Created in 2007 as a way to fund student-run initiatives, RIG has encountered problems in following through on its grants.
Last year, organizers cut funds to inactive projects for the first time, as five initiatives had lapsed, and awarded only $5,000, half of its $10,000 budget. This year, student leaders decided the program, which began when the university approached the three largest student organizations, was not fit to continue.
Students of Georgetown Inc. CEO Lizzy MacGill (COL ’14) said that it was difficult to follow up on the successes and challenges of each initiative.
“Our predecessors in that transition told us that ReImagine Georgetown in the past had been successful in funding some great student projects,” MacGill said. “One of the limitations that they had communicated to us was that to follow through on the projects was really hard because it required the leaders from the biggest organizations on campus to be following up with the recipients of the award throughout their projects, and it’s just hard to do because your hands are full.”
Evan Hollander (SFS ’14), chair of The Hoya’s Board of Directors, said that ReImagine Georgetown did not meet the organizations’ standards.
“These are three organizations with great reputations,” he said. “If they’re putting their reputations on the line, it has to make a real, high-quality impact.”
Georgetown University Alumni and Student Federal Credit Union CEO Chris Kelly (COL ’14) pointed to logistical challenges the added responsibility of RIG created.
“I think the challenge is that you take some of the busiest people on campus, and you add on another responsibility,” he said. “It’s extremely worthwhile, but it was a little difficult to carry out.”
Past RIG success stories include the Georgetown University Farmers Market, established in spring 2011. The Corp and GUASFCU incorporated the project into their philanthropy initiatives, and The Hoya provided marketing and an advertisement avenue.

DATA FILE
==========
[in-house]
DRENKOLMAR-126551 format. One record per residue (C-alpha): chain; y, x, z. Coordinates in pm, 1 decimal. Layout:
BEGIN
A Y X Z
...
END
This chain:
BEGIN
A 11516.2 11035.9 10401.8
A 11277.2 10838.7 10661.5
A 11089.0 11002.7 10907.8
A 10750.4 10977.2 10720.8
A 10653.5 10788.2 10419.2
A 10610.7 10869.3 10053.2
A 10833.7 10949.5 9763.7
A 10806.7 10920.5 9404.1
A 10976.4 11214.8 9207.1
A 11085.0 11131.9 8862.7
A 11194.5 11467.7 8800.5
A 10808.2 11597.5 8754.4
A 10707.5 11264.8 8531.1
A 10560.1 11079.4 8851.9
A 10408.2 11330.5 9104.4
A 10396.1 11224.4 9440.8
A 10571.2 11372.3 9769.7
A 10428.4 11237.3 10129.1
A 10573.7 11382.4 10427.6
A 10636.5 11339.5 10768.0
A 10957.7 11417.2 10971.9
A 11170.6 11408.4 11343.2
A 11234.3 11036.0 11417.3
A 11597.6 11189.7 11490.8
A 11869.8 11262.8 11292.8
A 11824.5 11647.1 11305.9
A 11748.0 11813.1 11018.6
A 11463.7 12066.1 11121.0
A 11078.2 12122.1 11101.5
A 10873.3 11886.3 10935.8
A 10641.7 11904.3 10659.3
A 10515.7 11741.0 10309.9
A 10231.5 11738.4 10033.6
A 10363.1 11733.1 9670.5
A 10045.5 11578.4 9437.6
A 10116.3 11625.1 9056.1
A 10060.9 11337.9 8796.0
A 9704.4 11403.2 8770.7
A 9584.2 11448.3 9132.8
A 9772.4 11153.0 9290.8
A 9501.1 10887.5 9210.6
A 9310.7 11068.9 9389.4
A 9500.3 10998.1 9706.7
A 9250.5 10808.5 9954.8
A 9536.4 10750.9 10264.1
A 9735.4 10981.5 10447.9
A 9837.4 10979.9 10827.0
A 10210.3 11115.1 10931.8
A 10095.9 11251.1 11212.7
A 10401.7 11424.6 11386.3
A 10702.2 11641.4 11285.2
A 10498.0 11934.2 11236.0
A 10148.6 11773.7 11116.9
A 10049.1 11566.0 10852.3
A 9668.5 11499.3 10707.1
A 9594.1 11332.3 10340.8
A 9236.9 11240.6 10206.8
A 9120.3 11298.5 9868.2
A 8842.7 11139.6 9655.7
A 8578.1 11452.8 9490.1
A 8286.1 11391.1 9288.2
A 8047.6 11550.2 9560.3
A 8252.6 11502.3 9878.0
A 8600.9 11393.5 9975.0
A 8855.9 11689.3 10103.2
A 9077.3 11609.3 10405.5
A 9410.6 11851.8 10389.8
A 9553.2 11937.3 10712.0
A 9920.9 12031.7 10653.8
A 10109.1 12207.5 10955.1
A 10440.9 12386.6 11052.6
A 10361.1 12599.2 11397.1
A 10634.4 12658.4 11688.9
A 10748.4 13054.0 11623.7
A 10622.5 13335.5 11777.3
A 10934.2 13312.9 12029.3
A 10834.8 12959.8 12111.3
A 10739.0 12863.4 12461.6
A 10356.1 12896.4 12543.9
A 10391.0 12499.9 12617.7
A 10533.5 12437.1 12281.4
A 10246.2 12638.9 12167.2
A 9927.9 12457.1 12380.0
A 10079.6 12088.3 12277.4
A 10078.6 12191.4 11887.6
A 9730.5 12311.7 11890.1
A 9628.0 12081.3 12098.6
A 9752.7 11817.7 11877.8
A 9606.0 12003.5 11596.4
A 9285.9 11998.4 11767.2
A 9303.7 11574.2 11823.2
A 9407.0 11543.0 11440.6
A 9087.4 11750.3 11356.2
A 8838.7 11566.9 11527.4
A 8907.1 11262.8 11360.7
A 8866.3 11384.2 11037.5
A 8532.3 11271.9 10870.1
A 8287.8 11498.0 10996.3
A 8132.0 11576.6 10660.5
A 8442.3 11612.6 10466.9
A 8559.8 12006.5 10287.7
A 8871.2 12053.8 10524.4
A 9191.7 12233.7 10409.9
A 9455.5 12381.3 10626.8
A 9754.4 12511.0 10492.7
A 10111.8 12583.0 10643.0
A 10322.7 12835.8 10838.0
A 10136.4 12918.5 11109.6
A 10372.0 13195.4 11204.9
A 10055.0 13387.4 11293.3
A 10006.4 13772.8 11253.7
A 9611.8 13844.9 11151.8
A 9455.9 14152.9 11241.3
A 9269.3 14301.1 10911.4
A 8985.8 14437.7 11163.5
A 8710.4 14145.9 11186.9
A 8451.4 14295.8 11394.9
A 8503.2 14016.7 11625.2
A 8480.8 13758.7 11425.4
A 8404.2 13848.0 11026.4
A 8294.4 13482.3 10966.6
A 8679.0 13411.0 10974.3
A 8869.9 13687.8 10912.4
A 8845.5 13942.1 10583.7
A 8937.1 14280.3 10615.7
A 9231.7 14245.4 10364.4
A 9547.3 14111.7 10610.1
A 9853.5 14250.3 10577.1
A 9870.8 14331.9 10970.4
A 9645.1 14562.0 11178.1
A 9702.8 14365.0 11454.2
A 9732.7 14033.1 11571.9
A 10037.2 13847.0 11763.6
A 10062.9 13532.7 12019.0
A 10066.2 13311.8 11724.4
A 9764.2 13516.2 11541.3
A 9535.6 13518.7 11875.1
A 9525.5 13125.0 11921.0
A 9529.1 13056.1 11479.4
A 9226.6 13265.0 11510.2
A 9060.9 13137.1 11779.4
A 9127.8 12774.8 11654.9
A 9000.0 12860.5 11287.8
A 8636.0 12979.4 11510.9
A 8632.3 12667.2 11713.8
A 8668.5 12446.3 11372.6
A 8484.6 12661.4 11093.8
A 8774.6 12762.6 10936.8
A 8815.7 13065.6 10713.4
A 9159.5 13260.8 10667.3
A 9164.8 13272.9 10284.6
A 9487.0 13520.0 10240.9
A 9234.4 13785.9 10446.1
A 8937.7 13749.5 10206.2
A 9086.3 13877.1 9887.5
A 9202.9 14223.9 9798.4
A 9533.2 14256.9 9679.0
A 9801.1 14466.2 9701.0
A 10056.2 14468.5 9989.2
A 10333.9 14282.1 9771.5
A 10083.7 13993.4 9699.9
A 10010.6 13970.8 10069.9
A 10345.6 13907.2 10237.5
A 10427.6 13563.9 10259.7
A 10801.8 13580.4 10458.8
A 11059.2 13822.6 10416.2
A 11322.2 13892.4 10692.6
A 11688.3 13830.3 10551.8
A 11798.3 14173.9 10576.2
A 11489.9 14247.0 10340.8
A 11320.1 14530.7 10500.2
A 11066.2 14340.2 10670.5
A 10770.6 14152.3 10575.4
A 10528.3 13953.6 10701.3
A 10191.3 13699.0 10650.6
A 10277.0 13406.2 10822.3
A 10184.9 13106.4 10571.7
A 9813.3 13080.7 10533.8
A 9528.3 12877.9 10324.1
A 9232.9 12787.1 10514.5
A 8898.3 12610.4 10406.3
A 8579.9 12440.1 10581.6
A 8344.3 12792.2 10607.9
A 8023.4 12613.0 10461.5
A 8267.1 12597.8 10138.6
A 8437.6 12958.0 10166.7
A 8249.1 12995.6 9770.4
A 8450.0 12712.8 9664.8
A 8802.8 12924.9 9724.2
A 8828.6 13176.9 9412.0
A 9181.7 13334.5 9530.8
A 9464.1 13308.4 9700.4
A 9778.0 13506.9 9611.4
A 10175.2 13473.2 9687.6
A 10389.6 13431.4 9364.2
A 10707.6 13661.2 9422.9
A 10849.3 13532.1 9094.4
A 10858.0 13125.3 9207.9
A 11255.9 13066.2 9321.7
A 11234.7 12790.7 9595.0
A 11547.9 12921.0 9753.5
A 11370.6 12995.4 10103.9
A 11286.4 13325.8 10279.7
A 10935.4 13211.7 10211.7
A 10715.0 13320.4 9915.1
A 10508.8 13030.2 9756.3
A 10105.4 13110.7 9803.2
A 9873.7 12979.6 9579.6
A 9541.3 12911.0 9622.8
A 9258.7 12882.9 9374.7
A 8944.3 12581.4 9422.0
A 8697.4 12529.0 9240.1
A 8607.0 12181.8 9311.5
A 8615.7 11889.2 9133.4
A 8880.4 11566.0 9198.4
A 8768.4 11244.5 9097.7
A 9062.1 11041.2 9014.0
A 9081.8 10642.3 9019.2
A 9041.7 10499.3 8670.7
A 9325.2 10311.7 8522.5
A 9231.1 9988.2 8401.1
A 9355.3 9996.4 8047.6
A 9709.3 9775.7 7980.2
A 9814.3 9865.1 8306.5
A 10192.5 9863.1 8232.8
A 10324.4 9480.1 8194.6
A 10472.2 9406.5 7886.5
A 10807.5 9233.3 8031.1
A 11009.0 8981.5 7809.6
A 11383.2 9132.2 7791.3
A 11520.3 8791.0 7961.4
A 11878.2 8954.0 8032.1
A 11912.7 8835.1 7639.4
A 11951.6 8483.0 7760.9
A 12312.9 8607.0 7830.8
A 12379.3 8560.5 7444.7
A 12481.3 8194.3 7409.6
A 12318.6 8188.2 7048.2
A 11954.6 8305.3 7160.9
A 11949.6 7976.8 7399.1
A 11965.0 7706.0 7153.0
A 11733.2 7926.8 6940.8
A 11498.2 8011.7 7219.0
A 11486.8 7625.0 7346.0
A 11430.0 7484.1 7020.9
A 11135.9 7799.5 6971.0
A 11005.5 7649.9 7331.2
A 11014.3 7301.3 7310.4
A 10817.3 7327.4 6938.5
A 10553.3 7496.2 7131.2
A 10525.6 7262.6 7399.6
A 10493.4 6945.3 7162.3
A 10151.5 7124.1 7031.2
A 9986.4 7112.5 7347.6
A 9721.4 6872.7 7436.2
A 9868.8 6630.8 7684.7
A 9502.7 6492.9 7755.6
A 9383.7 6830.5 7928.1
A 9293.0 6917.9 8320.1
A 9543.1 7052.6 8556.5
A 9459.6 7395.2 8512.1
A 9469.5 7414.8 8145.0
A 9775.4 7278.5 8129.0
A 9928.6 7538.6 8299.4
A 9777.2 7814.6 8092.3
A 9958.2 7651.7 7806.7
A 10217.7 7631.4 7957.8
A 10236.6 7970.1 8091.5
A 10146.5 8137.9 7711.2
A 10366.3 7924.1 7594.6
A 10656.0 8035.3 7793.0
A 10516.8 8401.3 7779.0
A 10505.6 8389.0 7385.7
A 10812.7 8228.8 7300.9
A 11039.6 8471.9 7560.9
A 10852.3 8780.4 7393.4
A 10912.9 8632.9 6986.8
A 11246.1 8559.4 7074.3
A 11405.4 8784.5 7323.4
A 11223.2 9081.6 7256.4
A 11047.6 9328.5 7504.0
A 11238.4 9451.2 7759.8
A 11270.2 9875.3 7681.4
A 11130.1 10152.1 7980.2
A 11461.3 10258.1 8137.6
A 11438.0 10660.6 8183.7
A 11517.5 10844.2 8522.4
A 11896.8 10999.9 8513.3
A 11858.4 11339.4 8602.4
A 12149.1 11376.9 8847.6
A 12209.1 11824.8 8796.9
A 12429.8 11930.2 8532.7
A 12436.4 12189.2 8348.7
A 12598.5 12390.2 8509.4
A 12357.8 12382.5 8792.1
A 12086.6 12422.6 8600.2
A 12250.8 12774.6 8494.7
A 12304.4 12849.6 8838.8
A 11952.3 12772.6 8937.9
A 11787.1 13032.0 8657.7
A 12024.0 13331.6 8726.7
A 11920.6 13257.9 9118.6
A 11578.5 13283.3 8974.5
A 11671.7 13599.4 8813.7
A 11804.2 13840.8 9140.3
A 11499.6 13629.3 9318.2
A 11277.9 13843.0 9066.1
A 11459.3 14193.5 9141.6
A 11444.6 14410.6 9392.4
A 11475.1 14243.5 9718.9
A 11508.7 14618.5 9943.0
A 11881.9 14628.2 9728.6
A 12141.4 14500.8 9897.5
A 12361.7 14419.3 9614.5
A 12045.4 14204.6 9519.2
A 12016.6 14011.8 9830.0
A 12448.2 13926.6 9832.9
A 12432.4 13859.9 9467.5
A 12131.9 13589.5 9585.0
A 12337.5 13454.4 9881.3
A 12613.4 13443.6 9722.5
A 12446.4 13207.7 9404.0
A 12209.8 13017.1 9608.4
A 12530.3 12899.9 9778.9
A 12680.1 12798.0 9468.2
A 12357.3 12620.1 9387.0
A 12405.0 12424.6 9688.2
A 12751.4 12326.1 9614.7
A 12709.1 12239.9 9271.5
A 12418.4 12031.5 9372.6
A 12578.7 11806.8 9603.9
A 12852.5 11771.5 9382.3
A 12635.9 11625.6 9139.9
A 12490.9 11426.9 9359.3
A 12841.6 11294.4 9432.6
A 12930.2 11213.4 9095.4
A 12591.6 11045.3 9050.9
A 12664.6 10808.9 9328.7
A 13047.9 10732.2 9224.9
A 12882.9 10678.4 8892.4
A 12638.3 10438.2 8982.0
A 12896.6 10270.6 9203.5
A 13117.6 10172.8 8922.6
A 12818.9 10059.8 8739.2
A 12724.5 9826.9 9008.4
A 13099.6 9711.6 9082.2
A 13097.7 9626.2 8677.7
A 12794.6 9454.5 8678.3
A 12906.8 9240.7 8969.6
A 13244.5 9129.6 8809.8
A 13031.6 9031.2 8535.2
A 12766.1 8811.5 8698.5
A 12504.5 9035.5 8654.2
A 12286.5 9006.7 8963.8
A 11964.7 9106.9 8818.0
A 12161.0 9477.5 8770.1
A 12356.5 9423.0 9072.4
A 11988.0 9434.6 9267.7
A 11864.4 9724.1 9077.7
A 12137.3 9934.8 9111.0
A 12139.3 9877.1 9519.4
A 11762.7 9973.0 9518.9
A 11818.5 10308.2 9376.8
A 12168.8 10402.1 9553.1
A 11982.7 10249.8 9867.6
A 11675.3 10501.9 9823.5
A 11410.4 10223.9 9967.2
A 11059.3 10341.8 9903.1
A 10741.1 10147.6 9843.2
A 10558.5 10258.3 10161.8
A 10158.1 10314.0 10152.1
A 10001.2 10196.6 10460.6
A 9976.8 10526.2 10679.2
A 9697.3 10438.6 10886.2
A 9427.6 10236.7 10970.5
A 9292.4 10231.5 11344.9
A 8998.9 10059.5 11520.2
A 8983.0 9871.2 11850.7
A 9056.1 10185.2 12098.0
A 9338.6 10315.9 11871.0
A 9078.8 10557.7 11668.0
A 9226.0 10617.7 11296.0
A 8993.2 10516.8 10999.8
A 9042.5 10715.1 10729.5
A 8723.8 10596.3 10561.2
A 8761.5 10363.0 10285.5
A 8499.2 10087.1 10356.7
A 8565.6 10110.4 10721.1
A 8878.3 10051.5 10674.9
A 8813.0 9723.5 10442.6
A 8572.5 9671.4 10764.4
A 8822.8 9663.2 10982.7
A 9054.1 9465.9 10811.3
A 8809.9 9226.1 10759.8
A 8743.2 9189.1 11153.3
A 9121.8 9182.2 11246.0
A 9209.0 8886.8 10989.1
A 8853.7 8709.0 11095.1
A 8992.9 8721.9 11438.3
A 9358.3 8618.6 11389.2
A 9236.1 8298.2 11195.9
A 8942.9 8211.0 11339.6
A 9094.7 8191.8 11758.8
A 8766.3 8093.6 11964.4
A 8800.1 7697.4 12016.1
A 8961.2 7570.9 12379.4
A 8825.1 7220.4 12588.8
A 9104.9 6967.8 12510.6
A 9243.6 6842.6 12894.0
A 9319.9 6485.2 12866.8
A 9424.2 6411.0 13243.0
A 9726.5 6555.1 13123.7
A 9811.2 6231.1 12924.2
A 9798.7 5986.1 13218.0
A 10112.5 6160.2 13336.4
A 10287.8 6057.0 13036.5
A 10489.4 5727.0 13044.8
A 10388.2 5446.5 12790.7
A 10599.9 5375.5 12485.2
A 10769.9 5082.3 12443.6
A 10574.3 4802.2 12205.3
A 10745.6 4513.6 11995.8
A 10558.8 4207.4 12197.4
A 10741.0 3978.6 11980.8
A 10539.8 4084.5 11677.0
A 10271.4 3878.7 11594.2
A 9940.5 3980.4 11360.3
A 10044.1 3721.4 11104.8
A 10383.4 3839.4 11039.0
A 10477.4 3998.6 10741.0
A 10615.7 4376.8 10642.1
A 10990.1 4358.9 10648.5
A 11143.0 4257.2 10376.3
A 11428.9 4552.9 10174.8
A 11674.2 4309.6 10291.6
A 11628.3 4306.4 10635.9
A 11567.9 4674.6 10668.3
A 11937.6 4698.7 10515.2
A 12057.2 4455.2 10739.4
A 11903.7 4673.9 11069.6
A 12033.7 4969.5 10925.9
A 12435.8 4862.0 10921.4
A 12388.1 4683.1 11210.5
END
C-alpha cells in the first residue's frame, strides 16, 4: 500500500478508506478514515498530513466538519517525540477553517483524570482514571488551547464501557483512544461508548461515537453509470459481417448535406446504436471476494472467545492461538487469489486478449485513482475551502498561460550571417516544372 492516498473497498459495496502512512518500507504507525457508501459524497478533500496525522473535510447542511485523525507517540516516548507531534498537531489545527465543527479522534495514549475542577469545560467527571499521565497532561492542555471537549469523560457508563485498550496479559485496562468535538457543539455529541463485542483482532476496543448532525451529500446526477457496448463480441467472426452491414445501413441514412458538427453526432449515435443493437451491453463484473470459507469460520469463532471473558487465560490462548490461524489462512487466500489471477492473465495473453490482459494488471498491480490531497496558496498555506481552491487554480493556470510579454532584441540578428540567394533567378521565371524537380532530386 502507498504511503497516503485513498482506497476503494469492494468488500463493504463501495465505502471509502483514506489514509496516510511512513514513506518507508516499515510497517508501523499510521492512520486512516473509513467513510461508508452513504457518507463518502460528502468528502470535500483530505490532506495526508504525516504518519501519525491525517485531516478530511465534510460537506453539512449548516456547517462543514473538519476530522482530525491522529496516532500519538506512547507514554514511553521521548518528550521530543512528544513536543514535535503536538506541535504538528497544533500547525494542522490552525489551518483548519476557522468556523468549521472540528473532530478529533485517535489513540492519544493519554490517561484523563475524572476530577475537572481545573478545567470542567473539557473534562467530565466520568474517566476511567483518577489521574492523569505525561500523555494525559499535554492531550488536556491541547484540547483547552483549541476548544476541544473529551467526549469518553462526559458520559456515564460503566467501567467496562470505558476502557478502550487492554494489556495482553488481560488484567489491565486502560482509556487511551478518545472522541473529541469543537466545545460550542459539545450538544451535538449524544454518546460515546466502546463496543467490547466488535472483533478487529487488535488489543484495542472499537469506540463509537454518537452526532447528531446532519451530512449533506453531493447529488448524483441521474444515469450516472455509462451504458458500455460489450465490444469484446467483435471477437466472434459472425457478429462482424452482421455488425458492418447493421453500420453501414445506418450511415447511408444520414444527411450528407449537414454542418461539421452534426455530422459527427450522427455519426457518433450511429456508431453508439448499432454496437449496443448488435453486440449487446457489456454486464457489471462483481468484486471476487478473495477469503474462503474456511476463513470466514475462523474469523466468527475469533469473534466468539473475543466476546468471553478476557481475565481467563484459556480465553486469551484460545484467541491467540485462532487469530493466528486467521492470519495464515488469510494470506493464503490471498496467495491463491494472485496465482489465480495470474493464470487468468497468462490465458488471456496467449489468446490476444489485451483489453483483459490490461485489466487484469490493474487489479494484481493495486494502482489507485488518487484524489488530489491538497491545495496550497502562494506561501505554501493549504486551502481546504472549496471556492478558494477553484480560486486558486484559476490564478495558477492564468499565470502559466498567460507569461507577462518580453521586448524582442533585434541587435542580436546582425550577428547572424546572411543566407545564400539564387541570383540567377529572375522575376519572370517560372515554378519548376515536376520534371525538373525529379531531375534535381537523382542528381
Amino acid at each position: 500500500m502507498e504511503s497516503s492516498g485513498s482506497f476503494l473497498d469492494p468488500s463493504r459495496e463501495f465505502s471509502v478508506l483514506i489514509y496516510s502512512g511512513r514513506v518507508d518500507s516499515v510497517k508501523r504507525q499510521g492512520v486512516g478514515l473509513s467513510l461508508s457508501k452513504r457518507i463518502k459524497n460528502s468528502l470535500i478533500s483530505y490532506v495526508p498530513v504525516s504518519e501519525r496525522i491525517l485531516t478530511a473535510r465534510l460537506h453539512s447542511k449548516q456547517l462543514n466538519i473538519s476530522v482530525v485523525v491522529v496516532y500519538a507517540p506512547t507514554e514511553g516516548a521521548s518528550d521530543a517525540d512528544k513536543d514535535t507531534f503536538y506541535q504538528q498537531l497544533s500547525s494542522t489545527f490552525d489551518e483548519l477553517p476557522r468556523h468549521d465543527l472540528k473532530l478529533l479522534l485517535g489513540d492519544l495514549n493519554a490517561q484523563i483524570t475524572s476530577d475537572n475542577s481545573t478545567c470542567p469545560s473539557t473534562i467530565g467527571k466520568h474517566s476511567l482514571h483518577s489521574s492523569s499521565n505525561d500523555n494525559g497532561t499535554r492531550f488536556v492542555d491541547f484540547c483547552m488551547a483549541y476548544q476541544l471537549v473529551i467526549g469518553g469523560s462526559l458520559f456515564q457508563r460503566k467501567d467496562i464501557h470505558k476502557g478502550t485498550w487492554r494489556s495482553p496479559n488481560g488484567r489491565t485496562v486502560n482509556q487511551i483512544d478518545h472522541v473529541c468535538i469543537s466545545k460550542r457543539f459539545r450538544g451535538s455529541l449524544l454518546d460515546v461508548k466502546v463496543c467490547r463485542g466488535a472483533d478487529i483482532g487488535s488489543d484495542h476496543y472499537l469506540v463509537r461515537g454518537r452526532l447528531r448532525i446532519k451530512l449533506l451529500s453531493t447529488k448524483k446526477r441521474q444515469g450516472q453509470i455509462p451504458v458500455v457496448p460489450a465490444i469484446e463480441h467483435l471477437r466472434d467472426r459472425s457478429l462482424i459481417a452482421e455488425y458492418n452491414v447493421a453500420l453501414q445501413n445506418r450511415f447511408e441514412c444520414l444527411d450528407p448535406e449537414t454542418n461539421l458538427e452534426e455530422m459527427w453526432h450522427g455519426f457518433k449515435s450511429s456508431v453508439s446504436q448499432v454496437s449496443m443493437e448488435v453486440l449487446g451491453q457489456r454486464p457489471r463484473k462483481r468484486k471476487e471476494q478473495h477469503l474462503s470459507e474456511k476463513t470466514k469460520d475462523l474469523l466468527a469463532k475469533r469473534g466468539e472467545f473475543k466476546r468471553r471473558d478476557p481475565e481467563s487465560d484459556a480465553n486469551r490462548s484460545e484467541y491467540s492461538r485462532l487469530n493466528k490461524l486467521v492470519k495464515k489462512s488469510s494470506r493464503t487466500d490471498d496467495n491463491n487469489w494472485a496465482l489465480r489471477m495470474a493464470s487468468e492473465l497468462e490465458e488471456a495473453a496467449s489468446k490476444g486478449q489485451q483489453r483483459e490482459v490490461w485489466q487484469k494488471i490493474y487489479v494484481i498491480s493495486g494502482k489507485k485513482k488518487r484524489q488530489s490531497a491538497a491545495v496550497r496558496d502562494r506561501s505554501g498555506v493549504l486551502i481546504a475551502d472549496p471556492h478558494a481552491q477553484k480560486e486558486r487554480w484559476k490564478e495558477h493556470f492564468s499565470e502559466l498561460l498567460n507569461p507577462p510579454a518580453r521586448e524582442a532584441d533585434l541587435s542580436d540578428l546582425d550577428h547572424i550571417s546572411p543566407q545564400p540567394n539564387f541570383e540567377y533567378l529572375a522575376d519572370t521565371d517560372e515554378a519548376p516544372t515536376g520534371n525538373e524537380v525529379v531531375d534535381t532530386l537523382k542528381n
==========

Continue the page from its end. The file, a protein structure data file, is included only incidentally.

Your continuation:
The representatives of each organization who comprised the RIG committee changed each year, which posed a challenge.
“When the people who are leading these initiatives graduate, you do lose some type of institutional memory,” Hollander said. “You have to make an extra effort for partnerships.”
RIG grants were disbursed with a one-time-only condition, meaning grant recipients could not reapply for funds. Winter Hoyaland received $2,000 last year to furnish Healy Circle with Christmas decorations, and many of the decorations will be reused this year.
“They were full disclosure going into it that it was a one-time grant and they directed me to other grants, like the GUSA grant … there was full disclosure that we couldn’t get more grants,” Winter Hoyaland founder Chris Yedibalian (COL ’13) said.
Short-term initiatives like Illuminate Lauinger, which received $1,000 to add artwork and other decoration to Lauinger Library, have found success through RIG, even if they have not yet followed through entirely.
The Corp and GUASFCU plan to reallocate their funds from RIG to other grants and scholarships.
GUASFCU introduced a test preparation grant this year that provides free tutoring for graduate school entry standardized tests and plans to add a summer school scholarship. The Corp is currently unsure of how it will reallocate its funds.
“We take our philanthropy pretty seriously,” MacGill said. “We give about $60,000 back to the community. We felt like we could do more by using that money to create a new scholarship, maybe even one that funds a particular aim that we’re trying to accomplish this year.”
Despite the discontinuation of RIG, Kelly stressed the importance of creativity and innovation on campus.
“There’s always a ton of room, especially at Georgetown, for funding for innovation. I think right now we’re kind of in a rebuilding phase,” Kelly said. “Whether or not we team up again with The Corp remains to be seen, but at this point we’re just trying to figure out what didn’t work and move from there.”
Hoya Staff Writer Mallika Sen contributed reporting.